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Hoar (pronounced HORE [4]), also known as The Doombringer, was the vengeful deity of retribution invoked by those who sought to repay an eye for an eye. He was also an exarch of Bane.[2] He was a bitter deity, prone to mood swings and fits of violence. Ever since the Time of Troubles, the Doombringer was consumed with plotting the downfall of Anhur, the Mulhorandi deity of war, and to a lesser extent, the pantheon that spawned him.

History & RelationshipsEdit

Hoar was actually the ancient Untheric deity worshiped in the eastern Inner Sea lands as Assuran. Centuries past, he was driven from Unther by Ramman, the Untheric god of war, although his cult remained strong in Chessenta.

During the Time of Troubles, Hoar stalked the Old Empires, appearing in Akanax, where he took the body of King Hippartes as his avatar. Then he appeared in Thay to obtain a cache of weapons, and he showed up in Unther, where he slew his ancient rival Ramman. However, Anhur stole Ramman's unclaimed portfolio before Hoar could act, earning Hoar's ire.

Both Tyr and Bane contested for Hoar's tormented soul, as the Dark God sought to turn him into a servant of blind vengeance and bitterness while the Maimed God sought to unlock Hoar's bittersweet humor and shift his portfolio to favor irony and poetic justice.

With Tyr's death, Bane recruited Hoar as an exarch. Meanwhile, Hoar conspired with Beshaba in unleashing bad luck on the deserving.


Aside from a handful of scattered temples, the church of Hoar was composed primarily of lone wanderers who traveled the Realms, agreeing to pray for Hoar's aid on behalf of those who sought or feared vengeance, in exchange for a small fee. Charlatans who would try to scam people in this manner quickly felt the punishment of Hoar. His followers sought out victims of injustice, heard and appraised their stories, and tracked down the perpetrators in order to inflict a fitting form of punishment. No injustice was too small or too large for revenge to be sought and a fitting punishment meted out, earning the church of Hoar the ire of town watches and Tyrists alike as well as the adulation of the downtrodden.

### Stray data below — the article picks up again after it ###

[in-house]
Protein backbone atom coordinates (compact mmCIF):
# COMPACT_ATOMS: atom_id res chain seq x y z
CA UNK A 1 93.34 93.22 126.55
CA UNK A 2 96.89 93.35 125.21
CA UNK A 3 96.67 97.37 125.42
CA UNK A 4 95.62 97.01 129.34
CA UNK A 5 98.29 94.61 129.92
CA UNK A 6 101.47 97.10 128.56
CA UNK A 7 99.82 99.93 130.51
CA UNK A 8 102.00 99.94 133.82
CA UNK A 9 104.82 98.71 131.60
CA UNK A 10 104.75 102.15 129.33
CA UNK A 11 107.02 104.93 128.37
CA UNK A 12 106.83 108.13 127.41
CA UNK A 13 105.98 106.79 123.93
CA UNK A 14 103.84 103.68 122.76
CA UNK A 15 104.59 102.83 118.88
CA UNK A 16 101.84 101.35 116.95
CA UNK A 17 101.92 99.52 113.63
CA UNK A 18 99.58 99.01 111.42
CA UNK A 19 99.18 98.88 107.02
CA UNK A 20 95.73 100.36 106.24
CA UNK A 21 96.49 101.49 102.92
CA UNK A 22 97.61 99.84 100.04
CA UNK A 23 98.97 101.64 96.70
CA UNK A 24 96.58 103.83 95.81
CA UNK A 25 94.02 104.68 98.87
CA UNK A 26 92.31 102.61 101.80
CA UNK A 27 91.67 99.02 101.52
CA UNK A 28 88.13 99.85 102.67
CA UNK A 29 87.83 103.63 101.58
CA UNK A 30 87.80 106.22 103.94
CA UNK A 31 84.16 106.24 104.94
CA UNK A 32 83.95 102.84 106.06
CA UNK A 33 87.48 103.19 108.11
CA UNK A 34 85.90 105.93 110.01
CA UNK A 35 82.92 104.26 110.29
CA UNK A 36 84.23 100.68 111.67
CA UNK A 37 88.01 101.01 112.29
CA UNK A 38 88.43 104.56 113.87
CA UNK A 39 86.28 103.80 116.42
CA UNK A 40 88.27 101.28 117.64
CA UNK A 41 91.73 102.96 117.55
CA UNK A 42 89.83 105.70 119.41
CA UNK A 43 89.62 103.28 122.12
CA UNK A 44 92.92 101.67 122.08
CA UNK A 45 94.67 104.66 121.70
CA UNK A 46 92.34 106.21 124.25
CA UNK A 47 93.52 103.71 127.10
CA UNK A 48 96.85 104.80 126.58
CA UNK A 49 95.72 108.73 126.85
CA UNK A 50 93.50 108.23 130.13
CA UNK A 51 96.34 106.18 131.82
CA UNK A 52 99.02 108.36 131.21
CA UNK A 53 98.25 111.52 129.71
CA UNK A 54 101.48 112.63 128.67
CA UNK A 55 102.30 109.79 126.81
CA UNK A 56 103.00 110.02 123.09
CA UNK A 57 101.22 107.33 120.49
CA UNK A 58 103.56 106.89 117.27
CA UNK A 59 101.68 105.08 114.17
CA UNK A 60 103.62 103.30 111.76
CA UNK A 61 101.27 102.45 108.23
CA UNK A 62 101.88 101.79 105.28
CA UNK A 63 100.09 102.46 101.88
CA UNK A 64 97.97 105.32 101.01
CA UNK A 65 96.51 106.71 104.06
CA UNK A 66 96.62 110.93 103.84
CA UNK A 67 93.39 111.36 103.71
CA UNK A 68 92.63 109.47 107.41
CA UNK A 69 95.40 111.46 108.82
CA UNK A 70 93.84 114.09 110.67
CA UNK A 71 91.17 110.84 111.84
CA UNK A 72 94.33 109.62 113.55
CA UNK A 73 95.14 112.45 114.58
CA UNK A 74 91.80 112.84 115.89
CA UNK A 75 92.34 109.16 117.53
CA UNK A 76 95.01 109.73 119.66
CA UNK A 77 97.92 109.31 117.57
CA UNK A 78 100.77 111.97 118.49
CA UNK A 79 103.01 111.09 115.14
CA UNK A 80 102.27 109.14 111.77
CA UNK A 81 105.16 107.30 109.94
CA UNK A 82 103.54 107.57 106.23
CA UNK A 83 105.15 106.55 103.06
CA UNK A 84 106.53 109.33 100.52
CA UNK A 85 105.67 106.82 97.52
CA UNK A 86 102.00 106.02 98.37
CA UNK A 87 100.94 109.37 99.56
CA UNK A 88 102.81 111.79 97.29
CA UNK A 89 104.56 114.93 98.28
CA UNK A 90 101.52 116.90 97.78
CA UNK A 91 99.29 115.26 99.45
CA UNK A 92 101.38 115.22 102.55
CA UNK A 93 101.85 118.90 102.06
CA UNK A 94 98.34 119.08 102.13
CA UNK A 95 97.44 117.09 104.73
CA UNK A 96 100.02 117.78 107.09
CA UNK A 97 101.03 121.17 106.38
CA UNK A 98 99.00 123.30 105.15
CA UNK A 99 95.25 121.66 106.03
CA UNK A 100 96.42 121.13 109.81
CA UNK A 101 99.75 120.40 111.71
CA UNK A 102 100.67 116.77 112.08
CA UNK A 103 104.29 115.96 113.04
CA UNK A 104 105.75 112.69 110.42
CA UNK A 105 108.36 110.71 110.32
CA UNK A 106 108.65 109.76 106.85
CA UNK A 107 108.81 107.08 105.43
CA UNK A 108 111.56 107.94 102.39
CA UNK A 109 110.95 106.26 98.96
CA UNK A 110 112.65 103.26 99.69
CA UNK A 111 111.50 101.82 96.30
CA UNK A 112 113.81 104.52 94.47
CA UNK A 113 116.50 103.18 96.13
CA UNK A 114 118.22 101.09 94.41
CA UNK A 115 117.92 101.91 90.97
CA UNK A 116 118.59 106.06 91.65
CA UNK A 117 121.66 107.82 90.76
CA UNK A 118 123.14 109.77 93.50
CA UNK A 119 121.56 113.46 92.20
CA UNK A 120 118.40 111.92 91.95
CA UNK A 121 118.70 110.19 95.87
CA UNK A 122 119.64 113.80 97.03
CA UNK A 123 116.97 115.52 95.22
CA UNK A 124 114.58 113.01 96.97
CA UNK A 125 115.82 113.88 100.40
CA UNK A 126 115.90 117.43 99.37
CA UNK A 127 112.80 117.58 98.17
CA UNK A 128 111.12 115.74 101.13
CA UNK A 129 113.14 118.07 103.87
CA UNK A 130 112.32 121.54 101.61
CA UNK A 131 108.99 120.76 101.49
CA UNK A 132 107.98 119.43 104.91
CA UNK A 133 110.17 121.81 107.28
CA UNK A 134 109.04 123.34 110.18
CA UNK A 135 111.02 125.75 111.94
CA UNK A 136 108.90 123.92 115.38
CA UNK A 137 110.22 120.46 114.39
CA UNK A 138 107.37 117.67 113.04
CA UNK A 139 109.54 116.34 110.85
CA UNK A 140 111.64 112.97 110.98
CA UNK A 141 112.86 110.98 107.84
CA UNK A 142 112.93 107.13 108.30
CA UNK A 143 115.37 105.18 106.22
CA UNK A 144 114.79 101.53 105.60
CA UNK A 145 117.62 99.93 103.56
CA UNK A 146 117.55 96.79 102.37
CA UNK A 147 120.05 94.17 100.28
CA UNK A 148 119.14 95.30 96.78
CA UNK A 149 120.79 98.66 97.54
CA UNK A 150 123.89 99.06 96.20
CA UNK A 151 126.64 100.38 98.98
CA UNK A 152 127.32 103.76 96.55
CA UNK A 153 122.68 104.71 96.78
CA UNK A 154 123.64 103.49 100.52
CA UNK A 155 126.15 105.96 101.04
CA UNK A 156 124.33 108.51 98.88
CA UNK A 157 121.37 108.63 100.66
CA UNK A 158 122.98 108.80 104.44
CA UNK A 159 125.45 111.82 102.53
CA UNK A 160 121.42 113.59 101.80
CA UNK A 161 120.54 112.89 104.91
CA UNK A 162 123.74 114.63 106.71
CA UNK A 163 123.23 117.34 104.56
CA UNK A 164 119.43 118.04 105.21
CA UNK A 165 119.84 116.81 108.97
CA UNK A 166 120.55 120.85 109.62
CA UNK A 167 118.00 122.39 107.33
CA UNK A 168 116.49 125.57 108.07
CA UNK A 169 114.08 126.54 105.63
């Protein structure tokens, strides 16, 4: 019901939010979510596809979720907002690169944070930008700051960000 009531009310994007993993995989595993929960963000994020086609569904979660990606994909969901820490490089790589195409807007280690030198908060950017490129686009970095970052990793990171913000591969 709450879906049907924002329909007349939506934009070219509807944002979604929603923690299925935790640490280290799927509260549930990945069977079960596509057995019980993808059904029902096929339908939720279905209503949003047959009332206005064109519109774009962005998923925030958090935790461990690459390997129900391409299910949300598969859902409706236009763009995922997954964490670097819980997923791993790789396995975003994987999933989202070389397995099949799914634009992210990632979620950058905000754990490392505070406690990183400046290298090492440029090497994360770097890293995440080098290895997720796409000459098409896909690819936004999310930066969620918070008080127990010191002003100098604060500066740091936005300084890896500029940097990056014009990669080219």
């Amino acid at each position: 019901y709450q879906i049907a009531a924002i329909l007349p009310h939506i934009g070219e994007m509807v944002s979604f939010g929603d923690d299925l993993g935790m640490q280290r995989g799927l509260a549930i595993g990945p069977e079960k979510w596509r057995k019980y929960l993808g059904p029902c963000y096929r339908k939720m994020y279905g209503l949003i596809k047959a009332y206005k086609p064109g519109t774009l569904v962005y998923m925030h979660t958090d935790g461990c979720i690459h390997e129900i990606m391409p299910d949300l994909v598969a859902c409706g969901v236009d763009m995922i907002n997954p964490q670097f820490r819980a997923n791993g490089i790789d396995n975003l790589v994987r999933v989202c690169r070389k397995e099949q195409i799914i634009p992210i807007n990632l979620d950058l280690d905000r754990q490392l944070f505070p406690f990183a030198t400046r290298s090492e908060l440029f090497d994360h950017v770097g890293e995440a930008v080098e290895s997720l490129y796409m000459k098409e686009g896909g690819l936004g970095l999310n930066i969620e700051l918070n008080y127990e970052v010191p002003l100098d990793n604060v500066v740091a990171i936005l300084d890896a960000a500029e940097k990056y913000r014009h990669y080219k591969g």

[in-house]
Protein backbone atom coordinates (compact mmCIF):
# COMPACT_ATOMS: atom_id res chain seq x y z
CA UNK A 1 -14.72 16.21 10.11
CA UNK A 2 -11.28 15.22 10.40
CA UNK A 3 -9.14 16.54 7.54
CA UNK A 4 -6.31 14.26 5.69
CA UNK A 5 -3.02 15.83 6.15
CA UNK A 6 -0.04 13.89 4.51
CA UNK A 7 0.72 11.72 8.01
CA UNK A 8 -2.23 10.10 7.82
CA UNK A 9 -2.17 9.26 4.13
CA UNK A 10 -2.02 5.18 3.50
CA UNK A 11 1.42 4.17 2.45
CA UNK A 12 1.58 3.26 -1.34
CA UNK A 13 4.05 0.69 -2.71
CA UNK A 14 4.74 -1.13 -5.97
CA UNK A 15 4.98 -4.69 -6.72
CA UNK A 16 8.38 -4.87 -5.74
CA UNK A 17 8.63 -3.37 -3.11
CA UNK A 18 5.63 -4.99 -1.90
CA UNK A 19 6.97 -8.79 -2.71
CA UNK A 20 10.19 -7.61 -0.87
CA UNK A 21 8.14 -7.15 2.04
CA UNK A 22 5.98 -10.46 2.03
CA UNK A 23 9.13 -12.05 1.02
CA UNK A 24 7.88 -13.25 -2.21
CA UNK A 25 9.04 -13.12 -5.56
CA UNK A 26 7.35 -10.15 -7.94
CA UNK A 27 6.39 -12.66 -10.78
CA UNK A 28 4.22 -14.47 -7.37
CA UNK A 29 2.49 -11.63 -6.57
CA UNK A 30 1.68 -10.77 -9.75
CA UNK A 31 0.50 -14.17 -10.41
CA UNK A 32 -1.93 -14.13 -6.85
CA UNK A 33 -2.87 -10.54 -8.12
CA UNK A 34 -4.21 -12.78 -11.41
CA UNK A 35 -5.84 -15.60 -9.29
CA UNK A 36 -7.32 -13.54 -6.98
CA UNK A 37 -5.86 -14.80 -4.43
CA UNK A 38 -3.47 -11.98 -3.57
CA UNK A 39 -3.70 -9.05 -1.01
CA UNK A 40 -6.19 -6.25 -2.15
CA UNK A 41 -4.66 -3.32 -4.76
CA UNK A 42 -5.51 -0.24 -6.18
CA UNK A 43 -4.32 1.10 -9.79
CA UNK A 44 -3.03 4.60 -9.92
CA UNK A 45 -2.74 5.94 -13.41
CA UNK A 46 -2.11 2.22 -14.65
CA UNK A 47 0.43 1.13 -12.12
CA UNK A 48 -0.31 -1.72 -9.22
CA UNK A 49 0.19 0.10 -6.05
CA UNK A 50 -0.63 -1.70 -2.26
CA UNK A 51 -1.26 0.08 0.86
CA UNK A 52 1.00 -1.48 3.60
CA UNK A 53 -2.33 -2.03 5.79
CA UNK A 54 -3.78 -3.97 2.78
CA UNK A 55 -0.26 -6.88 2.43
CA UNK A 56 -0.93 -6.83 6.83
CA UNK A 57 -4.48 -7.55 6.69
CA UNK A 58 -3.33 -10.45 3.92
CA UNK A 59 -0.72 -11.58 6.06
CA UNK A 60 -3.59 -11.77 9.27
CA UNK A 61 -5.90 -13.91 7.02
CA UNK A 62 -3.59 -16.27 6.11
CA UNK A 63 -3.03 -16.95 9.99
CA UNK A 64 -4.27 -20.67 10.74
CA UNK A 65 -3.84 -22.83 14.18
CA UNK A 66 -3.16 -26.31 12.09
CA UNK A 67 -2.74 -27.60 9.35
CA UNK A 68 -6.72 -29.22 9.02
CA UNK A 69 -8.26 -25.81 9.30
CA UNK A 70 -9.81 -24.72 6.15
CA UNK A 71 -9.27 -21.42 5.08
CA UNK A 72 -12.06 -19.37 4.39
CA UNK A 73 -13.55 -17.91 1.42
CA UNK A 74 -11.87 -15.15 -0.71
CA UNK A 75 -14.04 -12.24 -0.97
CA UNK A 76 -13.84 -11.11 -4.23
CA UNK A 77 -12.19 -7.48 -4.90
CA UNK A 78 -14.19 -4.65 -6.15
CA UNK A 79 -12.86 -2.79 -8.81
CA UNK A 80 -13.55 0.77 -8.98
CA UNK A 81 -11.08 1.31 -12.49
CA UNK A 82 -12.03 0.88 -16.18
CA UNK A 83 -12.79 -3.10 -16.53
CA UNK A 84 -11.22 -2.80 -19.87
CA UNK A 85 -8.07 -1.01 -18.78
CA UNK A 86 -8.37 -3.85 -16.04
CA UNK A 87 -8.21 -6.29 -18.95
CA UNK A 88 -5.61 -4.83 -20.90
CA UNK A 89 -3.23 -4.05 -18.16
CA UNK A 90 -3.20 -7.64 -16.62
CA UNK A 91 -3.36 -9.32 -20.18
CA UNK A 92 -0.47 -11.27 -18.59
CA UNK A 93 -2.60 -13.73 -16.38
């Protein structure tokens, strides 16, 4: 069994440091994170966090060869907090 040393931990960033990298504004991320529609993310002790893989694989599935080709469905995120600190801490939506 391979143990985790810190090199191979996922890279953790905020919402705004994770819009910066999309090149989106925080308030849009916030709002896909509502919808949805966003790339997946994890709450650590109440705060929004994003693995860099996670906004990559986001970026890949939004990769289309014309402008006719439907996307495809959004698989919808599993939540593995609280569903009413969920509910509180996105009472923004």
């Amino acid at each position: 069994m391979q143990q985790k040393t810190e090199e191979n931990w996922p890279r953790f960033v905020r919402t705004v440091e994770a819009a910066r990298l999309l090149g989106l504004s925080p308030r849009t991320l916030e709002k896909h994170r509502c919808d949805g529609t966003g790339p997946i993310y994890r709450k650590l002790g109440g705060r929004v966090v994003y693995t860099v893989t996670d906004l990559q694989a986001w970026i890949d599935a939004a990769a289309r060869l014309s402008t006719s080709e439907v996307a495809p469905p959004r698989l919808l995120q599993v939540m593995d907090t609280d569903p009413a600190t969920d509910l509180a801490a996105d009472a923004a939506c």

If one wanted to seek vengeance on another by praying to Hoar, it was believed that writing prayers down made them more likely to be answered. To ensure a long-lasting reach for prayers, some vengeance seekers carved them into items made of lead. These were then buried to keep others from knowing about them.[3]

Temples to Hoar were rare, and usually found in antique parts of Chessenta and Unther.[3]

In the lands around the Sea of Fallen Stars Hoar was worshiped as Assuran, a deity of revenge.[3]



  1. Ed Greenwood, Sean K. Reynolds, Skip Williams, Rob Heinsoo (June 2001). Forgotten Realms Campaign Setting 3rd edition. (Wizards of the Coast), p. 235. ISBN 0-7869-1836-5.
  2. 2.0 2.1 2.2 Bruce R. Cordell, Ed Greenwood, Chris Sims (August 2008). Forgotten Realms Campaign Guide. (Wizards of the Coast), p. 81. ISBN 978-0-7869-4924-3.
  3. 3.0 3.1 3.2 3.3 Kim Mohan ed. (2015). Sword Coast Adventurer's Guide. (Wizards of the Coast), p. 30. ISBN 978-0786965809.
  4. Eric L. Boyd, Erik Mona (May 2002). Faiths and Pantheons. (Wizards of the Coast), p. 97. ISBN 0-7869-2759-3.

Further readingEdit


The Untheric Pantheon

Exarchs of Faerûn
Abbathor | Arvoreen | Baervan Wildwanderer | Bahgtru | Baravar Cloakshadow | Brandobaris | Callarduran Smoothhands | Clangeddin Silverbeard | Cyrrollalee | Deep Sashelas | Dugmaren Brightmantle | Erevan Ilesere | Fenmarel Mestarine | Fzoul Chembryl | Garagos | Hoar | Hruggek | Jergal | Labelas Enoreth | Lliira | Maglubiyet | Malar | Marthammor Duin | Milil | Obould | The Red Knight | Sharess | Shargaas | Shevarash | Shiallia | Siamorphe | Solonor Thelandira | Thard Harr | Uthgar | Valkur | Vaprak | Vergadain

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